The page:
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10 Differences Between Dog Lovers And Cat Lovers

10 Differences Between Dog Lovers And Cat Lovers

A tale as old as time: cat lovers pitted against dog lovers in a battle over who’s really got life figured out. Assumptions have been made and stereotypes created in attempts to settle the score in the past, but science has come to the rescue to set the record straight. The definitive answer? Well, it’s still a bit biased depending on your stance. Why? Because just like they do in pet preference, cat and dog lovers seek and prefer different qualities in life and relationships than dog people. In a study of 600 college students, researchers found that each group shared similar (maybe controversial) characteristics according to their furry friend of choice. Allow me to explain with a list of the 10 most significant differences between dog lovers and cat lovers that were pulled from this study!

1. Dog lovers listen

Not too surprisingly, dog people tended to be more obedient in nature. According to an article in the Huffington Post, dog lovers “followed the rules more closely”, while cat lovers “tended to be non-conformists, preferring to be expedient rather than follow the rules”. Those of you who’ve ever tried to call your cat to you when you have company over probably understand this one.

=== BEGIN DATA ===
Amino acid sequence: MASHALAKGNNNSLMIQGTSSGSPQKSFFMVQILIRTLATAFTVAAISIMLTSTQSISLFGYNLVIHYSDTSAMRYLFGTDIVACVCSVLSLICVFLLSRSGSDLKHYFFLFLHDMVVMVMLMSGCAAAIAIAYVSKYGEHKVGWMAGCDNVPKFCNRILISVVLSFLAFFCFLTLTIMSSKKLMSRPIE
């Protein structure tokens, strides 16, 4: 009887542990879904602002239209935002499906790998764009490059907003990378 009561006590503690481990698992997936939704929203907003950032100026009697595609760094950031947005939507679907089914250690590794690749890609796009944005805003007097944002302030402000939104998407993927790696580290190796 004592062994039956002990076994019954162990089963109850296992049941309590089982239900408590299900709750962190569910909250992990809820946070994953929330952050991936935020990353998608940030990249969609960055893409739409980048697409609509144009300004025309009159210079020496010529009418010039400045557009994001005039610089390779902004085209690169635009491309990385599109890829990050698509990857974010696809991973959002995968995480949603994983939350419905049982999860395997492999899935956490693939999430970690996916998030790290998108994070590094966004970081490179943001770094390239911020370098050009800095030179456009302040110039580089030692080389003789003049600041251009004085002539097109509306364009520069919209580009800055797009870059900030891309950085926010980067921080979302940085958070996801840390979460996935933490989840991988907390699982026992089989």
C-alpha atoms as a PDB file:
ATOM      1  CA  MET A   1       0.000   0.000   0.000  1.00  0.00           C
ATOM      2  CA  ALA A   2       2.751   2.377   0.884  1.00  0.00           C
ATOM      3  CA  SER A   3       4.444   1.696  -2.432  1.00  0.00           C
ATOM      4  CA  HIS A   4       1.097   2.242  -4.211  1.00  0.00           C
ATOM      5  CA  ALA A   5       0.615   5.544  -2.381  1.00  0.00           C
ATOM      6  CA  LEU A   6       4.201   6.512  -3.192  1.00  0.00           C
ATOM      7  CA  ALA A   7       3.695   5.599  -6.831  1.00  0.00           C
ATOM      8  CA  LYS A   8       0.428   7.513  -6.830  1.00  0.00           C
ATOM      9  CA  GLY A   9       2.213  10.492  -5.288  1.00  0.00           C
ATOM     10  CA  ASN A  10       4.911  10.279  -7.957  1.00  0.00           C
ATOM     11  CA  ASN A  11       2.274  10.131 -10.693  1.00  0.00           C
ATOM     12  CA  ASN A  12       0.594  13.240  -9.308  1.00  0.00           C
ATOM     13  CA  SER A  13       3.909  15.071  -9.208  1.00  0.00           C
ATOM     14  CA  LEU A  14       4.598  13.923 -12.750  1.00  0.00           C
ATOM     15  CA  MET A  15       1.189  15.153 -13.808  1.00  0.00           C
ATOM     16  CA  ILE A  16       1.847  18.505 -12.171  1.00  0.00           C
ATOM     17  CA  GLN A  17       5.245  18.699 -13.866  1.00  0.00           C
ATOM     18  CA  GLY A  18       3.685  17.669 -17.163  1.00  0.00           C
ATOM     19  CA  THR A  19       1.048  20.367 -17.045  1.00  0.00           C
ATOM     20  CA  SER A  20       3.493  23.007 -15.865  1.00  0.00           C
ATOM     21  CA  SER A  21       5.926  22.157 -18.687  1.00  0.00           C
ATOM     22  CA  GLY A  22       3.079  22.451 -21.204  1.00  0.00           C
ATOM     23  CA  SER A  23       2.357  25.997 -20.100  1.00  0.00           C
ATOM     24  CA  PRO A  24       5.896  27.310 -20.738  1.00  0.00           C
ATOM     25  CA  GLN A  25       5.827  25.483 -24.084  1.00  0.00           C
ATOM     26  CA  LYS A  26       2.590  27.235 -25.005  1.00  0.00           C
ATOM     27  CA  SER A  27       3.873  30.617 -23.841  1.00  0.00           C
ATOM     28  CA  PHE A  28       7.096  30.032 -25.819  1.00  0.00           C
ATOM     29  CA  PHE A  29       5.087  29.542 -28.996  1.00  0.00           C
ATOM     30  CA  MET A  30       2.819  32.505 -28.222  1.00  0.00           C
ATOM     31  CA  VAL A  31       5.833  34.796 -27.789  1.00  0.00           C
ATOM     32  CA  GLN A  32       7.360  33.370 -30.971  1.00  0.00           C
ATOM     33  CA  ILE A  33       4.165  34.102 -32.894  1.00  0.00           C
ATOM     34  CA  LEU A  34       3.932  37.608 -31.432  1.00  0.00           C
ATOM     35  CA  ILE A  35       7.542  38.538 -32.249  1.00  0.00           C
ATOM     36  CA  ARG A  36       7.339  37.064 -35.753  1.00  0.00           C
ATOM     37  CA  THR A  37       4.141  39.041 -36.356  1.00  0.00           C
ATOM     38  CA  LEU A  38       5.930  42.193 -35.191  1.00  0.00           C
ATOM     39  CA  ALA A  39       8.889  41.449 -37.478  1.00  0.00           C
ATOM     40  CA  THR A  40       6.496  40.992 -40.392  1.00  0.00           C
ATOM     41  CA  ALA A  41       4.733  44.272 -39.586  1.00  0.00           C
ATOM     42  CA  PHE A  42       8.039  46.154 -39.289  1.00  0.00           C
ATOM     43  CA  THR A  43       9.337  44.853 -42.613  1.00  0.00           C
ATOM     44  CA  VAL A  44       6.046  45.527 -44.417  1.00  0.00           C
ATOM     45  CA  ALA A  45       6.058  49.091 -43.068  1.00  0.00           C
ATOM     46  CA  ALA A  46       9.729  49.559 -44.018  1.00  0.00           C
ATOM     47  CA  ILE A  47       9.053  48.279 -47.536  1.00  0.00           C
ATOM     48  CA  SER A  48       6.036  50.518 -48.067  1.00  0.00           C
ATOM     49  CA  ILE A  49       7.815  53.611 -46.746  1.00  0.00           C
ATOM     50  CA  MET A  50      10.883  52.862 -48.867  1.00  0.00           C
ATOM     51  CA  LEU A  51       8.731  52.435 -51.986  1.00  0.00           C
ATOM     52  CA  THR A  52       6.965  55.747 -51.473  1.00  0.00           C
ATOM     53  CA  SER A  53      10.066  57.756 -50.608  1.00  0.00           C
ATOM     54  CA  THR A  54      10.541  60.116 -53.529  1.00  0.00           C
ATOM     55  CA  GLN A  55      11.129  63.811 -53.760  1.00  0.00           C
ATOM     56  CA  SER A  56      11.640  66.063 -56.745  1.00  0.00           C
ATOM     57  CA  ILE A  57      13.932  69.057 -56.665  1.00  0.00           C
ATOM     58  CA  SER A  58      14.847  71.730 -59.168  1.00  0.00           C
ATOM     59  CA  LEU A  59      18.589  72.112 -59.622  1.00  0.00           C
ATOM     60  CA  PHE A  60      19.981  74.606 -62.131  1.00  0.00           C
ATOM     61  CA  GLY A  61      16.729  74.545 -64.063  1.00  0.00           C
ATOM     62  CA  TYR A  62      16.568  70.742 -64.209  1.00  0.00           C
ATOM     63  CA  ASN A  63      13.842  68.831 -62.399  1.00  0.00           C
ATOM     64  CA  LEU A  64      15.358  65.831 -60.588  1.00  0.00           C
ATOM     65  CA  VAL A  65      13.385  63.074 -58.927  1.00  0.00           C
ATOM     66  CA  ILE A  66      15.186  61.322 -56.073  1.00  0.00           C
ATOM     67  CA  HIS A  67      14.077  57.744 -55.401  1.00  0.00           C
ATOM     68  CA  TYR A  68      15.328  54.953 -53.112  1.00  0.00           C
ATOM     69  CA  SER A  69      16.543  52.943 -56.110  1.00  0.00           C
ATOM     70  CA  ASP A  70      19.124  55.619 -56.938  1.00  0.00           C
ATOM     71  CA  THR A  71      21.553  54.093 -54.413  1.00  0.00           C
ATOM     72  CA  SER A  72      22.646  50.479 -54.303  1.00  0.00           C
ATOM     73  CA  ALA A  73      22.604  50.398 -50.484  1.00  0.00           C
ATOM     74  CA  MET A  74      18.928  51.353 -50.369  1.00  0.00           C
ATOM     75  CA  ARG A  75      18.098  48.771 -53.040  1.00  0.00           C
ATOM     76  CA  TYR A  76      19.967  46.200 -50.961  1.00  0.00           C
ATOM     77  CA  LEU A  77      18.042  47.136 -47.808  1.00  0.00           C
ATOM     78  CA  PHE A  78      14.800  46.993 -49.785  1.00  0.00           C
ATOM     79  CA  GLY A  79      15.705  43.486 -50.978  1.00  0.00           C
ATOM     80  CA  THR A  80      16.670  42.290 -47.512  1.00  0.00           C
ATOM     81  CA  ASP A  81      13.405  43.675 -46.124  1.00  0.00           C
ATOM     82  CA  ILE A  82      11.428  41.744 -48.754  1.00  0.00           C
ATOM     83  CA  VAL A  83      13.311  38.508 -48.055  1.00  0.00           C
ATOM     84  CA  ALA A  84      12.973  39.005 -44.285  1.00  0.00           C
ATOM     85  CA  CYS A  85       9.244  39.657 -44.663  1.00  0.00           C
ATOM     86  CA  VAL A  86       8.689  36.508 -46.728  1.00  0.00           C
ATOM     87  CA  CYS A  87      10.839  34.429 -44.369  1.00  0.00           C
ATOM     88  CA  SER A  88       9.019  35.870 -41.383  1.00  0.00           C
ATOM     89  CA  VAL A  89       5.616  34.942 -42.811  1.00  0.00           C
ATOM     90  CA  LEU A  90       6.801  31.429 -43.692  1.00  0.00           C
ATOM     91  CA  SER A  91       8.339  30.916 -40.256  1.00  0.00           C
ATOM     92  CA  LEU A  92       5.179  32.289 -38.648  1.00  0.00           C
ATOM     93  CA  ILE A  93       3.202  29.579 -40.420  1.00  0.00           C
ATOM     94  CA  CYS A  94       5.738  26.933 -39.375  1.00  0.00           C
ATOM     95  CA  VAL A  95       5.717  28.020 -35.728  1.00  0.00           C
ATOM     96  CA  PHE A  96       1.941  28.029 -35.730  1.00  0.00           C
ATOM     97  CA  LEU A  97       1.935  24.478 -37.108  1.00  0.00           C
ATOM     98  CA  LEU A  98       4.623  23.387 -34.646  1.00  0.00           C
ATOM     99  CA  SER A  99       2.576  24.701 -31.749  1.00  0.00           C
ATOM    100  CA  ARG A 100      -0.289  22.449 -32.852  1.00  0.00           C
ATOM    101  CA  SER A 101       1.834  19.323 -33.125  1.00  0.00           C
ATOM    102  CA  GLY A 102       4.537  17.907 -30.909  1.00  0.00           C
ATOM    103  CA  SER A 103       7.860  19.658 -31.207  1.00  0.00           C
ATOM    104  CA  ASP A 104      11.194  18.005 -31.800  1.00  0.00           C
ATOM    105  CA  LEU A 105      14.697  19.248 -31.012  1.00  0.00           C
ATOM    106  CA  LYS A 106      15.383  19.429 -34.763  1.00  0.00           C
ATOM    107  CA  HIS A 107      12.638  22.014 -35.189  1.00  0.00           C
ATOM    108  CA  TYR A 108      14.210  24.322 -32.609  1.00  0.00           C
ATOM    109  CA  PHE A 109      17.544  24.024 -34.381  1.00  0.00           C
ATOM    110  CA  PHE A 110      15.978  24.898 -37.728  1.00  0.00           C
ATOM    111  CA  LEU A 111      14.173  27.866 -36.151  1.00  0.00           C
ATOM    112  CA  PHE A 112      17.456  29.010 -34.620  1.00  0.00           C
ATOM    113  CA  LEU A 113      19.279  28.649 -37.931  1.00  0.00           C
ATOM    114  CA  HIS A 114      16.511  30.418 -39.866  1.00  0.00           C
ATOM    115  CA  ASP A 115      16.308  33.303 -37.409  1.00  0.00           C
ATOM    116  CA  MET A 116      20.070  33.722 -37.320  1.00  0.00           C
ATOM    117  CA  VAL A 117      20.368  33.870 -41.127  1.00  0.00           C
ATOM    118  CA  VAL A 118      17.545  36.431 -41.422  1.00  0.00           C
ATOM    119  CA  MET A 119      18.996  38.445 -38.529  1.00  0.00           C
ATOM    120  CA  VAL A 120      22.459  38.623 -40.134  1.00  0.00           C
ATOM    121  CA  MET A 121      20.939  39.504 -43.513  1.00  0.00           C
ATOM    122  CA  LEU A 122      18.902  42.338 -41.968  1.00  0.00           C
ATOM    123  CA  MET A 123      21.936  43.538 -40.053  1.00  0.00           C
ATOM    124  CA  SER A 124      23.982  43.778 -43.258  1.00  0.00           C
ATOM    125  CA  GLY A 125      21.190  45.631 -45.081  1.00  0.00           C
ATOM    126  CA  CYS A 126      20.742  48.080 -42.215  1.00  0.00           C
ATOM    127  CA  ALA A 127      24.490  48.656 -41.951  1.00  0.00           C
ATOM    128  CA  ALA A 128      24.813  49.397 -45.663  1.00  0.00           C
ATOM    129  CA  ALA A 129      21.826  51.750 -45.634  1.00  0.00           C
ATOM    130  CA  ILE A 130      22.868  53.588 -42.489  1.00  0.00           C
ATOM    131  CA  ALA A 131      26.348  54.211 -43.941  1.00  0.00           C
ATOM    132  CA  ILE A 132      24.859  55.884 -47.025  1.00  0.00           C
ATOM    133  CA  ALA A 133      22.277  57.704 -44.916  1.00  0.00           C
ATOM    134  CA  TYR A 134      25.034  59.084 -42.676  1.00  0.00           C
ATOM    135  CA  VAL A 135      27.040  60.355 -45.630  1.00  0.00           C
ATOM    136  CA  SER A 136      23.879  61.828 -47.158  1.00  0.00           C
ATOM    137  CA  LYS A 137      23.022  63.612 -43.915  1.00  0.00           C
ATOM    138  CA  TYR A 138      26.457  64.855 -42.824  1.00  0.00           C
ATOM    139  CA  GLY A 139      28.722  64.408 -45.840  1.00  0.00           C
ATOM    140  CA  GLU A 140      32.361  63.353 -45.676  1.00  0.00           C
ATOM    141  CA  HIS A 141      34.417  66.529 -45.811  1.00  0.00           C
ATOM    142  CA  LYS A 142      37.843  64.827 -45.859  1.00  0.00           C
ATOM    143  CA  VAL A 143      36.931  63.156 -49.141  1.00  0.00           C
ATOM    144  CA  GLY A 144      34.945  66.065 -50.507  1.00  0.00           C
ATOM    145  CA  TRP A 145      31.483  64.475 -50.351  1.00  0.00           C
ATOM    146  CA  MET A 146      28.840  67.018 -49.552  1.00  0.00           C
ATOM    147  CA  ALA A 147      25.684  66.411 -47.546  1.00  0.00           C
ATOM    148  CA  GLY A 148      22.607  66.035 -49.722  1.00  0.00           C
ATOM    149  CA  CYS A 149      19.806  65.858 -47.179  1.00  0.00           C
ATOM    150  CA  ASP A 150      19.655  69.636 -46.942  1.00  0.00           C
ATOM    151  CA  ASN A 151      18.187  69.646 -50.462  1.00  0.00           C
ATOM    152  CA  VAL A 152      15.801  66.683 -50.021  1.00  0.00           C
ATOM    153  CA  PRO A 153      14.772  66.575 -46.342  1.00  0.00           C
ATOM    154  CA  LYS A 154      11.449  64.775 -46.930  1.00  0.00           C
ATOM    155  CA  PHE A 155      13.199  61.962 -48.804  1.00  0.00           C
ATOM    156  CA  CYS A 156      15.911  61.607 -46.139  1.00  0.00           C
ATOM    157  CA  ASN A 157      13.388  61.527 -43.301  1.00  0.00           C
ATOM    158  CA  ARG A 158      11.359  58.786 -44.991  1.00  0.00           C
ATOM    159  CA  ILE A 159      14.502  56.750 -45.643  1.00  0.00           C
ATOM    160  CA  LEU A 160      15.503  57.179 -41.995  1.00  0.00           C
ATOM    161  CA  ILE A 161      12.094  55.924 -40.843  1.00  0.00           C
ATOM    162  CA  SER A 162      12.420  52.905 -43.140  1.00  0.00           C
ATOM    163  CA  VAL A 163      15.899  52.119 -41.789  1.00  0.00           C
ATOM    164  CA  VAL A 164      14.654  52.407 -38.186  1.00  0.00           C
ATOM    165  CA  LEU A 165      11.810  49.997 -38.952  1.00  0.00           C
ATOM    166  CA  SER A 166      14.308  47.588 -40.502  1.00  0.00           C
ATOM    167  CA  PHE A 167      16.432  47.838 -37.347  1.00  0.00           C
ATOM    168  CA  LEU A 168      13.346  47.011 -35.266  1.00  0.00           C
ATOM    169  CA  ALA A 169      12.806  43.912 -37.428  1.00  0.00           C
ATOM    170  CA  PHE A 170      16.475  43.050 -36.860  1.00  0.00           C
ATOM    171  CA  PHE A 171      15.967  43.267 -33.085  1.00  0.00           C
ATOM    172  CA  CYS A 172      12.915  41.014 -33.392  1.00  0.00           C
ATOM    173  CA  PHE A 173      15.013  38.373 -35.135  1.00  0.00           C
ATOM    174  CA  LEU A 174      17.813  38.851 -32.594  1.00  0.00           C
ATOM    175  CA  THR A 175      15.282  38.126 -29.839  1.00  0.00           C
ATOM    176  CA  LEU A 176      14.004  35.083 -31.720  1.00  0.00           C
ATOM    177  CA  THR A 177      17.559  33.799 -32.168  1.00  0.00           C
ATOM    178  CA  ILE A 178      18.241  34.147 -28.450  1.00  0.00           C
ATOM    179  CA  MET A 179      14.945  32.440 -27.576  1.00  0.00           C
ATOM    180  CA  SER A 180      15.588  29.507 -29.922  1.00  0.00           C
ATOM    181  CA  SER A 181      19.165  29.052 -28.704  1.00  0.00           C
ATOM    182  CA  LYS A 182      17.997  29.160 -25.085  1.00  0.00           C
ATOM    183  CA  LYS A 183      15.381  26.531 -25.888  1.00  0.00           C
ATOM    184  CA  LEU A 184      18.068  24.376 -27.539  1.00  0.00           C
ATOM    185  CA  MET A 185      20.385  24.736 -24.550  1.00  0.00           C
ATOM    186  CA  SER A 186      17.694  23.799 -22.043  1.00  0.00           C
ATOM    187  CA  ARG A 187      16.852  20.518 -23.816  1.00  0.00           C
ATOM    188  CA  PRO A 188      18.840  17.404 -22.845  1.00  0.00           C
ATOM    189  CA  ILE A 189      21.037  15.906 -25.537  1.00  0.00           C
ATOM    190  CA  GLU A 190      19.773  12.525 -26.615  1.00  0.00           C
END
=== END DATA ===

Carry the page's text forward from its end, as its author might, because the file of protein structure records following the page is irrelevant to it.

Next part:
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2. Cat lovers are smart

This is where things get controversial. In the study, cat people scored higher on the test of intelligence than dog people. While this doesn’t necessarily hold true to all people in each group, higher intelligence test scores tended to fall within the cat-people category.

3. Dog lovers keep things lively

Live Science’s article on this same study also noted that dog people were more lively. Meaning that they were friendlier and more energetic. Cat people, on the other hand, didn’t seem to carry the same qualities as frequently in the study.